‘We Ate that Food and Swallowed Our Pride’
[Editor’s note: Today Sherry Brennan works as a high-ranking TV executive. But it wasn’t always that way. Growing up, Sherry’s family received SNAP and WIC benefits, and Sherry benefited from the National School Lunch Program as a high school student in Austin, Texas.
This past weekend, Sherry was part of a panel hosted by the Food Research and Action Center (FRAC) and Feeding America at the groups’ annual Anti-Hunger Policy Conference in D.C. Also appearing on the panel was Kathryn Edin, sociology professor at Johns Hopkins and co-author of $2 a Day: Living on Almost Nothing in America, and moderator Greg Kaufman, senior fellow, Poverty to Prosperity Program, Center for American Progress. The panel examined what life is like for those living in poverty and how federal programs are an essential part of solutions to overcoming poverty. Sherry’s story is below.]
I hated being on “food stamps.” I hated being walked into a welfare office, inspected and queried to make sure we were really our mother’s kids, and then leaving with some vouchers for groceries. I hated standing in line at the grocery store, knowing we were not going to be paying with “real” money, but rather with coupons that would brand us as “poor” to anybody who saw us.
I hated it, and yet I loved the fact that we had food! As a growing kid, I knew what it was like to come home to a bare kitchen, and I knew that those dreaded coupons and vouchers meant we got cheese and milk, eggs and cereal, beans and tortillas and yes sometimes even ice cream.
As the eldest of four children, first in a home with two working parents and later in a home with only one partially employed parent – I did my fair share of childcare, housecleaning and cooking from an early age. I cobbled together after school-snacks from oatmeal and cocoa powder, and learned to make tomato soup from scratch because the Campbell’s soup I loved so much cost more than a neighbor’s donated tomatoes and the free WIC milk we got courtesy of my new baby brother.
At school, I got free lunch and later, free breakfast. I didn’t mind that so much, as all I had to do was find a way to quietly slink into the cafeteria manager’s office to get my meal card every week, and after that I was able to get breakfast or lunch just like all the other kids. I was grateful for the mercy of a system that made it possible for me to feel “normal,” and happily ate my “mystery meat” and tater tots, even if ketchup wasn’t really a vegetable and we all knew it.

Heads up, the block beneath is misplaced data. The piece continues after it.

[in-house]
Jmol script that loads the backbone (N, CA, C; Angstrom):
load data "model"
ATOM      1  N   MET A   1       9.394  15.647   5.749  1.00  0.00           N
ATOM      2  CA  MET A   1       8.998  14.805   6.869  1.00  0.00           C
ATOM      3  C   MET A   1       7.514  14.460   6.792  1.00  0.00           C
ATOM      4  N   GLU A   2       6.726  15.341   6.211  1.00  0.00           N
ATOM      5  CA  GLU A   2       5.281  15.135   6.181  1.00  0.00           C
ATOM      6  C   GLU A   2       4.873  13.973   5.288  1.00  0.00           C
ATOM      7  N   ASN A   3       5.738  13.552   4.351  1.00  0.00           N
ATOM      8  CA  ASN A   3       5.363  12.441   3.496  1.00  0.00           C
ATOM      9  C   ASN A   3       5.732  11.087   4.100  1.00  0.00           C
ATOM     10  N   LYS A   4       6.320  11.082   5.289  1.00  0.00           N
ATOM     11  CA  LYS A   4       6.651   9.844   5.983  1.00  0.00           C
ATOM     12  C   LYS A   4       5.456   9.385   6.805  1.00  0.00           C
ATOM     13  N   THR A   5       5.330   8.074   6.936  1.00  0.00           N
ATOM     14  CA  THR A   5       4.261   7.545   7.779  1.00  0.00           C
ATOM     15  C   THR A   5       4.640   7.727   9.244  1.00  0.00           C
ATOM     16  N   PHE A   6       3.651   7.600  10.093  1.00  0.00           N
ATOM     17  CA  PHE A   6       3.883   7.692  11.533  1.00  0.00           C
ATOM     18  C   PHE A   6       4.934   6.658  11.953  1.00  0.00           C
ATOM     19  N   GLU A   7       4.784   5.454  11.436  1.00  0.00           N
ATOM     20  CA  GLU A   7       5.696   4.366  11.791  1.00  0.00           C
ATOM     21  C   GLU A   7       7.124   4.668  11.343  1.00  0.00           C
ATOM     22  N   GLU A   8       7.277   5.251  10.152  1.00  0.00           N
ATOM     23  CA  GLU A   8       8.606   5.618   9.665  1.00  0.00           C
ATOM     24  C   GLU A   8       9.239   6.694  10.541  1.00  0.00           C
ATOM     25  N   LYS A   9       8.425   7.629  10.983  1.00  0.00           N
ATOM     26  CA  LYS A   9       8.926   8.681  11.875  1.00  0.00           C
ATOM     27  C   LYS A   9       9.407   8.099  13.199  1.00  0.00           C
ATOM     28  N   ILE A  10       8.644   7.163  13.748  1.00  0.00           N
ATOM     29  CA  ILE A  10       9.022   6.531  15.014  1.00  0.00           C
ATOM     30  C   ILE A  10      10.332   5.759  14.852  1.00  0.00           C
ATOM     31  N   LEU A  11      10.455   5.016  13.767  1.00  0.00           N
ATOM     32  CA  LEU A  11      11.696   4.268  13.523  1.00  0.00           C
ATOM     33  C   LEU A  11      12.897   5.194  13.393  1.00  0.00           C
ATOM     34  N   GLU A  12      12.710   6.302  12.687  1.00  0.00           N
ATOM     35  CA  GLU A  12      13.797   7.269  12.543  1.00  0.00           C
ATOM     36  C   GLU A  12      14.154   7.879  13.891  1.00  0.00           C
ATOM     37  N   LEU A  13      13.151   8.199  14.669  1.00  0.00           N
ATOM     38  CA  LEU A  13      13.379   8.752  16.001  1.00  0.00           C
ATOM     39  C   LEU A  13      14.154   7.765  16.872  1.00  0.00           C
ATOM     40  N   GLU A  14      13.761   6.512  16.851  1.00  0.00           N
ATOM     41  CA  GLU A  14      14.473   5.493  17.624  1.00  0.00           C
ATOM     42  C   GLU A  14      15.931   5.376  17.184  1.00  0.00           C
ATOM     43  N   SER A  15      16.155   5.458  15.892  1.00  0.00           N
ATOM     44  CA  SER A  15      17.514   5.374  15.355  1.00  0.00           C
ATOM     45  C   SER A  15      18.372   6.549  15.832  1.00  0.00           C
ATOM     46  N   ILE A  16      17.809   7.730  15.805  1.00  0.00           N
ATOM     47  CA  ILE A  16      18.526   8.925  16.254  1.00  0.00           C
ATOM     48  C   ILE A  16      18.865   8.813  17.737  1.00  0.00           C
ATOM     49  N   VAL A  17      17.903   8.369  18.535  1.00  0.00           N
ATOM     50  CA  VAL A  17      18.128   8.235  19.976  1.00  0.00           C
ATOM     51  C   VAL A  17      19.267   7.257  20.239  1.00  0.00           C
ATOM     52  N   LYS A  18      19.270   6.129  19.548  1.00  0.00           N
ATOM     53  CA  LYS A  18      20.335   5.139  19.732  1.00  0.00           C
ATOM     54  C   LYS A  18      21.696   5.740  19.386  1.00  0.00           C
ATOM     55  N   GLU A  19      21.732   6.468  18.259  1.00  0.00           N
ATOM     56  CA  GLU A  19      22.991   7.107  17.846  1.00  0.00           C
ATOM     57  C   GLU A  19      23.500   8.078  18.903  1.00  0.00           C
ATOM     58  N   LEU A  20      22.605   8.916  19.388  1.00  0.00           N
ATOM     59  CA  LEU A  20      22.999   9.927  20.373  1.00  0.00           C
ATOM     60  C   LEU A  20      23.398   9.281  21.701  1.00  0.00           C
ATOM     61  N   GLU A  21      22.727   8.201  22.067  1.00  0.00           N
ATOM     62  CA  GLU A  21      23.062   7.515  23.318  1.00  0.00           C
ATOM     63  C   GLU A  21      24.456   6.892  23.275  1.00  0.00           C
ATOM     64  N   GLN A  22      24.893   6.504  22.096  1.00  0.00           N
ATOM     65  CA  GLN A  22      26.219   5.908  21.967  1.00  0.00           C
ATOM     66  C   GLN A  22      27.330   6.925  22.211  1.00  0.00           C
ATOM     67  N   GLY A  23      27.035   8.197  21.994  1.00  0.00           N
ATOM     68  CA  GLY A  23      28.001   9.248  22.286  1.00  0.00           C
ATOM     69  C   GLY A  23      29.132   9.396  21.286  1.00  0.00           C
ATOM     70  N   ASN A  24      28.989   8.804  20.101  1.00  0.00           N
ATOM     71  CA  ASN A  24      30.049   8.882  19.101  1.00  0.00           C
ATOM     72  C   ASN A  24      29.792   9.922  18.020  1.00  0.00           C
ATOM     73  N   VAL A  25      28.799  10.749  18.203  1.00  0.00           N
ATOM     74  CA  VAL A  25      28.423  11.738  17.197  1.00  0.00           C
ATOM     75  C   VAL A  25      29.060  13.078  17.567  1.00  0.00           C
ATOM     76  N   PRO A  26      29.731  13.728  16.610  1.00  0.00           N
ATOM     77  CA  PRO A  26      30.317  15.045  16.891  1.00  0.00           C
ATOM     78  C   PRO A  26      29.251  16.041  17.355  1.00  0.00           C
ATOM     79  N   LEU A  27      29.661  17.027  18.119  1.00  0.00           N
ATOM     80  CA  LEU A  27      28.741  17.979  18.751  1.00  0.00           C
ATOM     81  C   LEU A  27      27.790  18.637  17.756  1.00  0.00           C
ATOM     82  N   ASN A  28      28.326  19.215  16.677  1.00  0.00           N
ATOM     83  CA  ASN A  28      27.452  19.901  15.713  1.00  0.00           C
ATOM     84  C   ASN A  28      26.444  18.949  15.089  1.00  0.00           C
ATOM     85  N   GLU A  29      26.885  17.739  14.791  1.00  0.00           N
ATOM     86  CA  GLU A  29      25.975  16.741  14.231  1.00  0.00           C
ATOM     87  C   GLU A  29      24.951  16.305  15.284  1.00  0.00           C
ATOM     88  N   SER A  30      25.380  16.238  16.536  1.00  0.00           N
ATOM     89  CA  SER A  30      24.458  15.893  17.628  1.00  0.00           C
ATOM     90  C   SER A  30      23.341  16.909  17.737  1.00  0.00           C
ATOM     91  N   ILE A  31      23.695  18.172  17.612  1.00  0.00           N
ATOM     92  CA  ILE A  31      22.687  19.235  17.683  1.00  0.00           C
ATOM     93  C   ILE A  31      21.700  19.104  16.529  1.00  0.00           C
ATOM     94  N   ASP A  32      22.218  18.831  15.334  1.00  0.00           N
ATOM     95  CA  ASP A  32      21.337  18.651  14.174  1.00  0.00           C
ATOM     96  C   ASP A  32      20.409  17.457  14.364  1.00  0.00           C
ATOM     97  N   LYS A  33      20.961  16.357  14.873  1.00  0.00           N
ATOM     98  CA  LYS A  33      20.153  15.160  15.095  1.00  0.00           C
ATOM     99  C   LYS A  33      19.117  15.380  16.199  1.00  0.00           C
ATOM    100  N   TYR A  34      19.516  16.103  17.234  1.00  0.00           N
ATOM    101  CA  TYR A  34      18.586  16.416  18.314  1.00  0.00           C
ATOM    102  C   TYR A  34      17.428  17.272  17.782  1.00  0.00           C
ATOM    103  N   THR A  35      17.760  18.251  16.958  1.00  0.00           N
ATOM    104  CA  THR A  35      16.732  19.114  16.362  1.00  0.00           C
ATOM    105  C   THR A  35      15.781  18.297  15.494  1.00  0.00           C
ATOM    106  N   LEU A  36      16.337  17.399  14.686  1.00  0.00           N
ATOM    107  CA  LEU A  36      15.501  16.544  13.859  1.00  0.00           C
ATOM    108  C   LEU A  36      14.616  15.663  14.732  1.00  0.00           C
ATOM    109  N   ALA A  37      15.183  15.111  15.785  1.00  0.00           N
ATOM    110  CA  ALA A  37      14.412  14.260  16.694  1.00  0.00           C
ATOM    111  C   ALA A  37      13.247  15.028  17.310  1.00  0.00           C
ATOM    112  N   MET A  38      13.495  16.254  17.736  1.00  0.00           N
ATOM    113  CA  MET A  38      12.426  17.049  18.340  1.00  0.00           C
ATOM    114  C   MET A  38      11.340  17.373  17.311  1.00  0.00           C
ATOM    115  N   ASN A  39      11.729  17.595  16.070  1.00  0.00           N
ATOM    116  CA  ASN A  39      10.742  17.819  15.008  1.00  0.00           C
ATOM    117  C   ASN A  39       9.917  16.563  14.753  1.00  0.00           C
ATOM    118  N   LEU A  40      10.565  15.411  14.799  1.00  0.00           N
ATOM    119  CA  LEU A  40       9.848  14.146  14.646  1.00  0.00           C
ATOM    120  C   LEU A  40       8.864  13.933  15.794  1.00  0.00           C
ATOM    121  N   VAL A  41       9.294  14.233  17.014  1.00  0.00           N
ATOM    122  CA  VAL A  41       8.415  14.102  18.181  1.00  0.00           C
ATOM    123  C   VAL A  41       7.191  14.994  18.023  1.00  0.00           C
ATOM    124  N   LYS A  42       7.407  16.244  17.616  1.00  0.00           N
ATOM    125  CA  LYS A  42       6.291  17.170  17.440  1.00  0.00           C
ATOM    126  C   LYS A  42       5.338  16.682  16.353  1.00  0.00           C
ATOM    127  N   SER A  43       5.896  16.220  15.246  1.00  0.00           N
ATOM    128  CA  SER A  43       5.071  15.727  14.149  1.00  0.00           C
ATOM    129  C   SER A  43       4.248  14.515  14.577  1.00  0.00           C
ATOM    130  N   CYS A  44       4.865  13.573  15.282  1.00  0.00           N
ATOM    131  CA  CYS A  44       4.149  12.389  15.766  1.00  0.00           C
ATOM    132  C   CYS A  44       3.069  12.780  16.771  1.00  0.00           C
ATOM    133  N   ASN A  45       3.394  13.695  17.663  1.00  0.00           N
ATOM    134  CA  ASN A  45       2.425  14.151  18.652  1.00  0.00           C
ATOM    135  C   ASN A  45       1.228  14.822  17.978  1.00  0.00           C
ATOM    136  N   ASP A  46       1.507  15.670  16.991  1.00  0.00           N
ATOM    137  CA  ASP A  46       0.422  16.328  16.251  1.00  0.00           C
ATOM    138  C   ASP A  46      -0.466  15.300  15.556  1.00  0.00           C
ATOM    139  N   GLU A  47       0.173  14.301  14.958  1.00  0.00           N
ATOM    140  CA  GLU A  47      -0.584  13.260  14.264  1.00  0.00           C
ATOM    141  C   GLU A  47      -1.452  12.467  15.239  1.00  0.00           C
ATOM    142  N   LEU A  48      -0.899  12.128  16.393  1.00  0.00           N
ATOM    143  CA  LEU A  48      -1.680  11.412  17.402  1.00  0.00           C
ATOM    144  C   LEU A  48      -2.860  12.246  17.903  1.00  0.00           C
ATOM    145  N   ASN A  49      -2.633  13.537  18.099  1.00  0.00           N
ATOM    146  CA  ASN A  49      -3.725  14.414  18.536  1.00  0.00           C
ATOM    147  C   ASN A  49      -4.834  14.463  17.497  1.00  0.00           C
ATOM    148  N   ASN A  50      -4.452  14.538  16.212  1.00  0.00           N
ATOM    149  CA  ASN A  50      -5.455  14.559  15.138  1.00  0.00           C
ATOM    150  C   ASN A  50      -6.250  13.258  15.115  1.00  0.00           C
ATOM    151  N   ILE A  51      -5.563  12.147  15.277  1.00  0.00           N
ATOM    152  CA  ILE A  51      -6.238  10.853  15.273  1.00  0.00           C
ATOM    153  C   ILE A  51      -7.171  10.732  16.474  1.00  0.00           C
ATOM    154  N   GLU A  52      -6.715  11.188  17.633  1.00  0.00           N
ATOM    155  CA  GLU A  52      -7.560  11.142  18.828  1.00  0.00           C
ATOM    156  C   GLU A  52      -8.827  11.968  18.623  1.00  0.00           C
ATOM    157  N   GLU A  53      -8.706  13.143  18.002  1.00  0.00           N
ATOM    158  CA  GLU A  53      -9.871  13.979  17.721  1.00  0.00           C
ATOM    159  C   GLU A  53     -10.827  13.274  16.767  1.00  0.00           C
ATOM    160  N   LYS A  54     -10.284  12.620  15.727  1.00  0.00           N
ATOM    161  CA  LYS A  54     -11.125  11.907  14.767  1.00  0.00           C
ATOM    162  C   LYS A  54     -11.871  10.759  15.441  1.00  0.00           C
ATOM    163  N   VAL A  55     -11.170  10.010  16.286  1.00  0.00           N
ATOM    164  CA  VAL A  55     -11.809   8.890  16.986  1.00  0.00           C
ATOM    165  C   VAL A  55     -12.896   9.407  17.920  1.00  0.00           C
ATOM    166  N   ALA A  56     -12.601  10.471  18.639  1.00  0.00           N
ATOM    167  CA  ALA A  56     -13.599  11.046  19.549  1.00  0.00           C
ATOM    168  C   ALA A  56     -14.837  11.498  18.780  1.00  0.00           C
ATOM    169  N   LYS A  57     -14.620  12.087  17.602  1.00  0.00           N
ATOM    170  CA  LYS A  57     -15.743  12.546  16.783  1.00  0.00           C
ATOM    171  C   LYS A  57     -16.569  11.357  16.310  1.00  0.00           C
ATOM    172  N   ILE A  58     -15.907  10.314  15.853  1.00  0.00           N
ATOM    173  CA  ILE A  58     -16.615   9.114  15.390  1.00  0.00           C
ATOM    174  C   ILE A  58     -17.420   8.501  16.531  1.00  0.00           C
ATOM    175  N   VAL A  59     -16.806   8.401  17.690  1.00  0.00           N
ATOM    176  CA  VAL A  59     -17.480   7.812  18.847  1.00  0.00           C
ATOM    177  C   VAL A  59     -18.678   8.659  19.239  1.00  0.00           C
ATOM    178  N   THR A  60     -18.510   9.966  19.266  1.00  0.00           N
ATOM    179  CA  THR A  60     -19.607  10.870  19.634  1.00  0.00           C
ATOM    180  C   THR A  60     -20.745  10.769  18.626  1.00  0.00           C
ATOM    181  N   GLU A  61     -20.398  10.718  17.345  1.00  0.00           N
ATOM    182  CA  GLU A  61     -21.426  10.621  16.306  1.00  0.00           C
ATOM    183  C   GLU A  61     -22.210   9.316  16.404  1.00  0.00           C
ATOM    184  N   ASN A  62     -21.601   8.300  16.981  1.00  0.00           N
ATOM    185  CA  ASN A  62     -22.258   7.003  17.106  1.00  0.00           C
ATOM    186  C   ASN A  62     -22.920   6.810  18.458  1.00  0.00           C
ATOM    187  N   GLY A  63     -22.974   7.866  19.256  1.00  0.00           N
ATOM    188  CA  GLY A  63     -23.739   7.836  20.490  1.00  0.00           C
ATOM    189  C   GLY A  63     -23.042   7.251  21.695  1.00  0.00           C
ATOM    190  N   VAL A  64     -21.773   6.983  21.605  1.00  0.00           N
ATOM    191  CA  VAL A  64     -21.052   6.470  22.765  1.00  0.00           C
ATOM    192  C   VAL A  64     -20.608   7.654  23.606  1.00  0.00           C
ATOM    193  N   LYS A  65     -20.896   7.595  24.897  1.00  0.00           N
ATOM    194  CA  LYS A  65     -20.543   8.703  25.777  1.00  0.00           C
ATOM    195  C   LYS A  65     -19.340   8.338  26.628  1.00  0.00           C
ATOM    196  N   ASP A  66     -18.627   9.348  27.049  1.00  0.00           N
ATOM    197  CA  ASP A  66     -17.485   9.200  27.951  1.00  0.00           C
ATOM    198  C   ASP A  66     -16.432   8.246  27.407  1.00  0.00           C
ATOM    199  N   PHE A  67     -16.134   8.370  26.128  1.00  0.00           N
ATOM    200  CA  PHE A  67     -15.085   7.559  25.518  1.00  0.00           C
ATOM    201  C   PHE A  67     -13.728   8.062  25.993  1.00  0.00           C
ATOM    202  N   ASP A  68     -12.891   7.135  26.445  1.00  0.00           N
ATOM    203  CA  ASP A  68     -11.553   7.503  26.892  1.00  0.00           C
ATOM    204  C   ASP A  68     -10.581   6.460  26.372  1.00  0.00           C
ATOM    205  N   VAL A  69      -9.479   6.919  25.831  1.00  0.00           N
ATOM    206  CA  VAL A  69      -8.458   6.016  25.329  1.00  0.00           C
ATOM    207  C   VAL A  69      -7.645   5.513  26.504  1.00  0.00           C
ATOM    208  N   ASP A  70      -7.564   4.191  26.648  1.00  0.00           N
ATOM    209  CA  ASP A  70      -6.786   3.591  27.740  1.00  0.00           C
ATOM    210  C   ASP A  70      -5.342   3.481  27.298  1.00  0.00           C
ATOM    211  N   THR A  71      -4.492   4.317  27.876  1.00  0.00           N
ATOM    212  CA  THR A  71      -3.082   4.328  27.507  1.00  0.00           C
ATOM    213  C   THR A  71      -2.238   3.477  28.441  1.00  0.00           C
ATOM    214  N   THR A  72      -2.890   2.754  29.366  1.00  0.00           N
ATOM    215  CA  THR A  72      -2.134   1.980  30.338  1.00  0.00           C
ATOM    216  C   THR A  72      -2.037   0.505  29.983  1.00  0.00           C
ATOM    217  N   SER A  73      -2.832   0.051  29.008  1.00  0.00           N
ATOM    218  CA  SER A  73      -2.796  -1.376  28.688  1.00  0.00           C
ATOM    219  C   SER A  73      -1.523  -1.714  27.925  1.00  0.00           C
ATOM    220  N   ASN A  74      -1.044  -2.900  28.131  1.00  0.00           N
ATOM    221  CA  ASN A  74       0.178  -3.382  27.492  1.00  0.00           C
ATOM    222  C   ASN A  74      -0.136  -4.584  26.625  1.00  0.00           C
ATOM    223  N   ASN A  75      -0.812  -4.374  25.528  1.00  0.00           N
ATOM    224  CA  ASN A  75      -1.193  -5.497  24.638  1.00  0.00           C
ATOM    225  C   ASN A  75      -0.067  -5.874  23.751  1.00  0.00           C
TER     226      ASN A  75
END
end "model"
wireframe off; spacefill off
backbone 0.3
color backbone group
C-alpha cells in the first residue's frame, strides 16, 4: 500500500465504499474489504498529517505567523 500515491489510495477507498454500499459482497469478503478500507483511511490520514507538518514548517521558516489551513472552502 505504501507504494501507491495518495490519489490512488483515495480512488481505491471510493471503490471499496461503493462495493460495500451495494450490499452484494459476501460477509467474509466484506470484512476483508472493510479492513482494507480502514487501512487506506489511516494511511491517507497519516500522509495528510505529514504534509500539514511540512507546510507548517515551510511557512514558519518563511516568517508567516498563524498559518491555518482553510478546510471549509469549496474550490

I ate all that free food, and thanks to it I was able to pay attention in school – and I did really well. I knew that getting an education was the key to a more prosperous future. I was blessed with intelligence and people who loved me – and food. My parents taught me the value of hard work, and the social safety net taught me that my development was important to our society. I was determined to join the ranks of professional adults, and encouraged at every step – by my family and by my community – to continue striving.
I ate that free food, even though I hated shopping for it. I learned to bake bread and make apple pie, whip up lasagna, fry kasha with onions, roast a chicken, stew black beans & rice, chop a homemade salsa… All that “free food,” turned by me and my mom into delicious and healthy meals for our family. It was fun, it was tasty, and it was a godsend.
I scored in the top few percentiles on every standardized test I ever took, including the SATs, and I put myself through college and graduate school with $100 a month from my dad, government-subsidized low-interest loans – all paid off years ago now – and scholarships and grants. And I worked! I was a waitress, mostly, and later a research assistant in my grad school program. I got a Master’s degree in 1987, went to work at the Federal Reserve Bank, and later moved into the cable TV industry where I still work today.
I’m currently a high-ranking TV executive, and I’ve paid more in taxes over the last twenty-five years than my entire family got in government assistance, not to mention finding it possible to donate privately to families in need and charitable organizations. We needed the proverbial “leg up.” We used it, and today my brothers and I are all fully employed taxpayers who support ourselves and our families.
Yes, we occasionally bought some chips or ice cream. No, we didn’t use the assistance for junk food, or trade it for cash. We ate that food and we swallowed our pride, believing that a better day would come. I would do it again tomorrow if I had to. I thank God that I don’t – but I also thank God that when I did, the possibility was there.
My plea, for anybody reading this short essay, is to lend your support to continued funding of anti-hunger programs. I was worth that small investment 40+ years ago. Don’t we owe the same to the kids who are worth it today?
[Photo credit: CNN]